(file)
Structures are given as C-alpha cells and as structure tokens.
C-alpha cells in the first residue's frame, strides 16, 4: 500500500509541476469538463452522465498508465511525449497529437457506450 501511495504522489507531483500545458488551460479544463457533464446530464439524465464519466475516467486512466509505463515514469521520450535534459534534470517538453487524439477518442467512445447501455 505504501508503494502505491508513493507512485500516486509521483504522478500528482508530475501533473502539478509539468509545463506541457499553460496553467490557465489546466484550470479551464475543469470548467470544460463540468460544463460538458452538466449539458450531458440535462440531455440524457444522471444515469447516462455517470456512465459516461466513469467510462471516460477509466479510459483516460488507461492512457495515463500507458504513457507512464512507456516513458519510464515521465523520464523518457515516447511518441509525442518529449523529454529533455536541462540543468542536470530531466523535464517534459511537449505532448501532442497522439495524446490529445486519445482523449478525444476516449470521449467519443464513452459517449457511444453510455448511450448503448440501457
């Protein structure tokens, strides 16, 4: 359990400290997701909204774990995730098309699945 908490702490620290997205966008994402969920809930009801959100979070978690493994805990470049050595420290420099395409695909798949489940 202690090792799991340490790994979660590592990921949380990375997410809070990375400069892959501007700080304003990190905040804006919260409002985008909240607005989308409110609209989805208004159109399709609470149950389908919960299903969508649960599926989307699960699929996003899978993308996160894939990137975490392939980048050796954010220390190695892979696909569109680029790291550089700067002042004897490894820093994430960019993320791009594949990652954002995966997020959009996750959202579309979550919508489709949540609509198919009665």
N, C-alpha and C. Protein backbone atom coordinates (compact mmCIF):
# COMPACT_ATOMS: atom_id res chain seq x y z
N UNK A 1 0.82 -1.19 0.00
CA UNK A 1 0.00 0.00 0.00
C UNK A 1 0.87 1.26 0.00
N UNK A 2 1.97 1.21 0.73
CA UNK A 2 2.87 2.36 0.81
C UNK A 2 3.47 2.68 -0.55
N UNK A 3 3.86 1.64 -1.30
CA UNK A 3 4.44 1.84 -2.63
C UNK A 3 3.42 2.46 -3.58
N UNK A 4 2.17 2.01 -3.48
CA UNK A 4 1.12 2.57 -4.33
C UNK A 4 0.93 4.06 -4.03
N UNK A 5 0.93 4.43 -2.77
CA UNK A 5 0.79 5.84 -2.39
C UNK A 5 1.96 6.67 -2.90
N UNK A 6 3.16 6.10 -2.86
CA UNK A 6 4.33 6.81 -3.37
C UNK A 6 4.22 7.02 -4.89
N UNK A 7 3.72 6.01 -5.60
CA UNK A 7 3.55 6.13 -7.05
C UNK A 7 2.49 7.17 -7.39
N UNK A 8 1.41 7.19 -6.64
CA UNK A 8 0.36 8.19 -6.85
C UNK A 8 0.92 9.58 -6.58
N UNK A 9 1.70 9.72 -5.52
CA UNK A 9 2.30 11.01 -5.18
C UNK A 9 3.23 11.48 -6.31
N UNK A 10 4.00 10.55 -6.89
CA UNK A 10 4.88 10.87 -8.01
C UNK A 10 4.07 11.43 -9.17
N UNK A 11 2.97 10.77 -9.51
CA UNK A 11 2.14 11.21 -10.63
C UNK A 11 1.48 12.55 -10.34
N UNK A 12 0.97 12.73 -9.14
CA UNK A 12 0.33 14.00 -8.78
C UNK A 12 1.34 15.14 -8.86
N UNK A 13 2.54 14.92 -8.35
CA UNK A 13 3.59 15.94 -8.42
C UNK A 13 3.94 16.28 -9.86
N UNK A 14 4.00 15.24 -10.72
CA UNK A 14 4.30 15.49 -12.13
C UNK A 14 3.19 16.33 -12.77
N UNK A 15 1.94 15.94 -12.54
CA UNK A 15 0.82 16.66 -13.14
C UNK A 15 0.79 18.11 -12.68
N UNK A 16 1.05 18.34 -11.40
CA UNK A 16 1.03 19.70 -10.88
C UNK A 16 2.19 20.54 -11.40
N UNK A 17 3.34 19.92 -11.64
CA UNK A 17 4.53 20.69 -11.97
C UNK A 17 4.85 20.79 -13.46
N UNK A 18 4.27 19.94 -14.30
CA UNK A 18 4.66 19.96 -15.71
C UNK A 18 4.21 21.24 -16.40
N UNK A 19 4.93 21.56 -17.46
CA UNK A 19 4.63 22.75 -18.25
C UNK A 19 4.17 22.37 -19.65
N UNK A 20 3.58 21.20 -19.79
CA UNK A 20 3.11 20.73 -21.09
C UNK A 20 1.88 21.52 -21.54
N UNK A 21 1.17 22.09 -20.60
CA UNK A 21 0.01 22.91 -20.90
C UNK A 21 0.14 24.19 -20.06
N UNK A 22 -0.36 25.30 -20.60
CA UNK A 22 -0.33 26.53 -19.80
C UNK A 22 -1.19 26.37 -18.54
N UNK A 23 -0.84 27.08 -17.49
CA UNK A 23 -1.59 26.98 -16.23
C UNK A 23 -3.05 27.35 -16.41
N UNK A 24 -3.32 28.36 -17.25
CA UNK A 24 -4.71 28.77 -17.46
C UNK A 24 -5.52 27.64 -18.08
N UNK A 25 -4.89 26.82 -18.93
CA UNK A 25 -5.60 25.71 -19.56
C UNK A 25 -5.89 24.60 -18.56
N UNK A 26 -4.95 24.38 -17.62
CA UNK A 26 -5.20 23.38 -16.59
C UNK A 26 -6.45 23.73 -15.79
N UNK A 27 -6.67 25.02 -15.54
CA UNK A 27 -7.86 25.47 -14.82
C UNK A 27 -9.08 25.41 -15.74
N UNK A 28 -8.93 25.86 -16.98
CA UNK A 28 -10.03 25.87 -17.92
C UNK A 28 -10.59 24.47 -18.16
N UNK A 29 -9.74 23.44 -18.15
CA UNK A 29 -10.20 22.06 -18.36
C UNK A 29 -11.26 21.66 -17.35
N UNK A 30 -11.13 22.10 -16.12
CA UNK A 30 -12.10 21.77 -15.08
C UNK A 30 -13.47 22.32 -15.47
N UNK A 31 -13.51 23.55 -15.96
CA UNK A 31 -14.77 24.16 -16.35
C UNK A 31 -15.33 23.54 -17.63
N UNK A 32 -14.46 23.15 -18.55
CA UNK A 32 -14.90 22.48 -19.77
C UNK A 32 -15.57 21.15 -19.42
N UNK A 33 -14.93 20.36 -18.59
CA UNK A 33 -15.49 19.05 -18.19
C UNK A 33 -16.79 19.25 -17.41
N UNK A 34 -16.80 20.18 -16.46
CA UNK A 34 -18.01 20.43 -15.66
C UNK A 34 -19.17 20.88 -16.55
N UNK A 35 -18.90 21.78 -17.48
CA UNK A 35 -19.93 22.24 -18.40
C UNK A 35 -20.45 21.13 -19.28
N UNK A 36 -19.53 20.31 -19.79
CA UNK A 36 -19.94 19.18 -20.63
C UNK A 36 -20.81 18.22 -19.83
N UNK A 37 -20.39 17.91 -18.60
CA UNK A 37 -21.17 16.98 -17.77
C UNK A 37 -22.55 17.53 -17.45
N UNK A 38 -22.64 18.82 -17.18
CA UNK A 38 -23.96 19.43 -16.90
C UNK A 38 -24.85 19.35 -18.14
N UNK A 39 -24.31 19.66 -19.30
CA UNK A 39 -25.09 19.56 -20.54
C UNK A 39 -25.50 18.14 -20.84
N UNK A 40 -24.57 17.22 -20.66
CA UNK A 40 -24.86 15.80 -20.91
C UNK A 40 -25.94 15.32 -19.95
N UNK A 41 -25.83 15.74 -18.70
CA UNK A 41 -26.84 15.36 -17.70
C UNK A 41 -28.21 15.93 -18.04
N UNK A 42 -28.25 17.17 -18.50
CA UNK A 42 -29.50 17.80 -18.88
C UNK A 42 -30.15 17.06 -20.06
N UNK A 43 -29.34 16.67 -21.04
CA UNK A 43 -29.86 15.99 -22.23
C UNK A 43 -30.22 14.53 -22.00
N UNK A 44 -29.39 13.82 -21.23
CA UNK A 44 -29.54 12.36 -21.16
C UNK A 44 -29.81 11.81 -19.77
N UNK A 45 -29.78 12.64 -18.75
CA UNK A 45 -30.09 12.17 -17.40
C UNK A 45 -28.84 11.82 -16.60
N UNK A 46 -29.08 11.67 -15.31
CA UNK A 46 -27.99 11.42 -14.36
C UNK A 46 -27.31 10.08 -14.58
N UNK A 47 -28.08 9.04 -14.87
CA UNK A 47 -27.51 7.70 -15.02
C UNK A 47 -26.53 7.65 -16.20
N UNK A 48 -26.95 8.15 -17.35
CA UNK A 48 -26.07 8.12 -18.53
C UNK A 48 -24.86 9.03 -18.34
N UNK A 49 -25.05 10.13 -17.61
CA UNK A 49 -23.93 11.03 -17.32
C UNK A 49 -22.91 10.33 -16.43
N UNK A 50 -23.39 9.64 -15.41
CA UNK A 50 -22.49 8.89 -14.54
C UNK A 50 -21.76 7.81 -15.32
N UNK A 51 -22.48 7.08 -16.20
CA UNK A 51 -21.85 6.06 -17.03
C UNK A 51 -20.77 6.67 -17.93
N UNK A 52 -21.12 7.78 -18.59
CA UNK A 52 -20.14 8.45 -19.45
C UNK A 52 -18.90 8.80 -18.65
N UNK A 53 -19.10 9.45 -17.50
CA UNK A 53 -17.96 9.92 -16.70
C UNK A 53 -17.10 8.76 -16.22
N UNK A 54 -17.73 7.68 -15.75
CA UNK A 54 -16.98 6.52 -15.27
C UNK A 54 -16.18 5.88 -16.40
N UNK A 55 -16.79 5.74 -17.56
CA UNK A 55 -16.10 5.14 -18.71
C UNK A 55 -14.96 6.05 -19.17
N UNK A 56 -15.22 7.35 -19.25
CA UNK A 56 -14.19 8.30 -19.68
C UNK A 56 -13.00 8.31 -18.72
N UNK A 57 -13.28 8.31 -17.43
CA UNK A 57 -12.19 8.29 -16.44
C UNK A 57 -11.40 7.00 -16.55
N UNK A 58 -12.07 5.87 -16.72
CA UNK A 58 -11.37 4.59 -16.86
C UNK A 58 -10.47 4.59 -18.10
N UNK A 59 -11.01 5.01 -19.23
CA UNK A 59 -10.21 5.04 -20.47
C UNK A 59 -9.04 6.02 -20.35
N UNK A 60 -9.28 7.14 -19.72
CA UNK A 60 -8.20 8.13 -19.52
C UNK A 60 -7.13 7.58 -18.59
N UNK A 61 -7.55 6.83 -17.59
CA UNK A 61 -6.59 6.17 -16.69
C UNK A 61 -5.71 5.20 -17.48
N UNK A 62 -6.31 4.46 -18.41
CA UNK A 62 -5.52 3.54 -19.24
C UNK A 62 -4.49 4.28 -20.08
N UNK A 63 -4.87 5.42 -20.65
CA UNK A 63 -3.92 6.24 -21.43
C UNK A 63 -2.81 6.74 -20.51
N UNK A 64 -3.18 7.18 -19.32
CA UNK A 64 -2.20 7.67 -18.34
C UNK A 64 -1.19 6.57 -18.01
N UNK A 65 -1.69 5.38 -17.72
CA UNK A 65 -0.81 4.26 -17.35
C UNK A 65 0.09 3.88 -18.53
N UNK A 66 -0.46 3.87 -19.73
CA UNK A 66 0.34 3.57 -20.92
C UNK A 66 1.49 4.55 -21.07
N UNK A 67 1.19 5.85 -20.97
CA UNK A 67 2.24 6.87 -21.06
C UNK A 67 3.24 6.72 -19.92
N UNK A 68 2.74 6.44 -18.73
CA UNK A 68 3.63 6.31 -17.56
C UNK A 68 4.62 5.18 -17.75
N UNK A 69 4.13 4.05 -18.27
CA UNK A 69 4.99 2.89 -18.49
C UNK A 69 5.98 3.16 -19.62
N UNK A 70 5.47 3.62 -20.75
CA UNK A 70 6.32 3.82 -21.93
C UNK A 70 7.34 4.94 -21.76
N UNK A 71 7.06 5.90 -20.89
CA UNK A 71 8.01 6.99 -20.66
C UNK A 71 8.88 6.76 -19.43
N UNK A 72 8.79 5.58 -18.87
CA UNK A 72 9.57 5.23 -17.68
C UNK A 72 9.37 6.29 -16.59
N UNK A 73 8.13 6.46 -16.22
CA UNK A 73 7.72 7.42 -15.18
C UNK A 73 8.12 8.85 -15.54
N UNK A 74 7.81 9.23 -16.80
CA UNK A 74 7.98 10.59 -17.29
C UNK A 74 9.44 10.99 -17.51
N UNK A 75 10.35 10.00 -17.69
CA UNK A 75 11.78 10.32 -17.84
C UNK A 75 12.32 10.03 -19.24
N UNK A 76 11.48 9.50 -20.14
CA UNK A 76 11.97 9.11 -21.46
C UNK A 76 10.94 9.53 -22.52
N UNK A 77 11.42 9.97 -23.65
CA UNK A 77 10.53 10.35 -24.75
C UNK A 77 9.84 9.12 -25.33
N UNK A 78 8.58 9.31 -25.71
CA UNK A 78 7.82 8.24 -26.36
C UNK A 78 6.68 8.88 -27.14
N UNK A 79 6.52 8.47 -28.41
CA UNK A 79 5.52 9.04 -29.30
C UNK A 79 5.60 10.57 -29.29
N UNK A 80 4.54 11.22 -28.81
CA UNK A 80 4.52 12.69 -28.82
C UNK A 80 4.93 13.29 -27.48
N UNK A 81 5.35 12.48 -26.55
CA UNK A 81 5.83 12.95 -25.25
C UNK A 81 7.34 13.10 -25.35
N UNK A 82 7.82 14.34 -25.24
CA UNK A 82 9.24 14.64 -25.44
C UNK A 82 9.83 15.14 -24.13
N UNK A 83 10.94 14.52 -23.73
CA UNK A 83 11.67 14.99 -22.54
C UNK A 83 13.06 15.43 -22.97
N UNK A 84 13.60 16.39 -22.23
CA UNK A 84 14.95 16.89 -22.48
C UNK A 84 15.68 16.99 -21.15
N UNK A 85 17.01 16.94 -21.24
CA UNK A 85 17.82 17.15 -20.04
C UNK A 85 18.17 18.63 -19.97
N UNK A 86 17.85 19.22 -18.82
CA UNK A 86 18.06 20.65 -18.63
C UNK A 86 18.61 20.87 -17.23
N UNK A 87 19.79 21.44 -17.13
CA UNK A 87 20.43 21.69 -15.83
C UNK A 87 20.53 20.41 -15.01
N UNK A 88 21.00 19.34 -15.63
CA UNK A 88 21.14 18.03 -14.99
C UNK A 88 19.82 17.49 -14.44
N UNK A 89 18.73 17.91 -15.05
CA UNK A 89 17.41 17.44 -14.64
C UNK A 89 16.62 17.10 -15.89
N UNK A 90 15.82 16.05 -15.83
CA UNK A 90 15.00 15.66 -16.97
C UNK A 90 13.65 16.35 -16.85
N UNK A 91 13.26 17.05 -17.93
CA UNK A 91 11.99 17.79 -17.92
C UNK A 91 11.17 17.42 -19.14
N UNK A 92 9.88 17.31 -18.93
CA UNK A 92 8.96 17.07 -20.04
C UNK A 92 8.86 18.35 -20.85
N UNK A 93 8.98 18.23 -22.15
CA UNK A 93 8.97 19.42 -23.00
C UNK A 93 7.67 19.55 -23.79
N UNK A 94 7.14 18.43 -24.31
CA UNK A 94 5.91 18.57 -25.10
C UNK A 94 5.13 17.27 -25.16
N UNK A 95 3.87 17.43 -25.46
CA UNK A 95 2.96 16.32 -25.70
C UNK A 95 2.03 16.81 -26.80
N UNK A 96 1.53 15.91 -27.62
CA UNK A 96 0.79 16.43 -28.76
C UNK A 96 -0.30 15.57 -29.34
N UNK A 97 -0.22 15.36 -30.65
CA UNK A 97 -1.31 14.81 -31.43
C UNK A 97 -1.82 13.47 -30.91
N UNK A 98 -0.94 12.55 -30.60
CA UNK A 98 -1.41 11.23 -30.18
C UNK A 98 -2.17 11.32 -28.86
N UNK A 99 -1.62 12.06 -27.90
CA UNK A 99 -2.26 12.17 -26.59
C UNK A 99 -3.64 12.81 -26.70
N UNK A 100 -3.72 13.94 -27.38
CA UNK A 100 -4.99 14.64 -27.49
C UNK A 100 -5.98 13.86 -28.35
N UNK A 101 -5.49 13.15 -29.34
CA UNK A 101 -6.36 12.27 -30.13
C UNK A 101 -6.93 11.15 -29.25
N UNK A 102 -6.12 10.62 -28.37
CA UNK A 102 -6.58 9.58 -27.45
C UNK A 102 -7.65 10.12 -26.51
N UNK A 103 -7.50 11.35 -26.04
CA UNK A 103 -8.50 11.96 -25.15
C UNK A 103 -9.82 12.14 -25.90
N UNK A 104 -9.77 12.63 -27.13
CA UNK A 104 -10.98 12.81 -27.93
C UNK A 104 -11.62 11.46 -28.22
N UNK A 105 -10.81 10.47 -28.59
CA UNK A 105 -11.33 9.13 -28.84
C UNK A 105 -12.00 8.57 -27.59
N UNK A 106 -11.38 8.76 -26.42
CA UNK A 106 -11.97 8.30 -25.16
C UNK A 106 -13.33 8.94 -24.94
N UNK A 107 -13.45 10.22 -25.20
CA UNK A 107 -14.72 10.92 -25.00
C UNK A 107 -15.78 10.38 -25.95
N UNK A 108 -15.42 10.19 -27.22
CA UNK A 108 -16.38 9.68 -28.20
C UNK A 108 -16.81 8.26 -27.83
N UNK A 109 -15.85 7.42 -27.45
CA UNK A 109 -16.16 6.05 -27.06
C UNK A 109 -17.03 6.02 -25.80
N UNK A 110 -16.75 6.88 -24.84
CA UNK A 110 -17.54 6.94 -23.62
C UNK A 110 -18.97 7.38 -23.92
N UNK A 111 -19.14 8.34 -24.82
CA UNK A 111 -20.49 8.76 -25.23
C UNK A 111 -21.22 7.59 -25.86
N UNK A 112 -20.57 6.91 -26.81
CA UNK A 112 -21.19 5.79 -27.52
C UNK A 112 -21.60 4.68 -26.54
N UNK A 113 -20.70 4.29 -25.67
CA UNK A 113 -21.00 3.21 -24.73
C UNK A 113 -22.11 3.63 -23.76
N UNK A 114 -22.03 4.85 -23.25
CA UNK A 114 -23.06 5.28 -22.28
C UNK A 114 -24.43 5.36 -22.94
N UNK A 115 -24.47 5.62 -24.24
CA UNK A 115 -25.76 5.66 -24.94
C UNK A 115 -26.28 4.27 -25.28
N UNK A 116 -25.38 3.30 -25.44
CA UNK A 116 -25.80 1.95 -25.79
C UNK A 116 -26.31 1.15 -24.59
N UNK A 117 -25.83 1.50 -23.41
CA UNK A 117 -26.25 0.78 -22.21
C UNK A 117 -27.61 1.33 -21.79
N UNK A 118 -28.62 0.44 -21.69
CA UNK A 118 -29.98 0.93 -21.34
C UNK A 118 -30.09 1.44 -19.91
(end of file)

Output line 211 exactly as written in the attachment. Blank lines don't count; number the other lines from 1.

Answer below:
CA UNK A 69 4.99 2.89 -18.49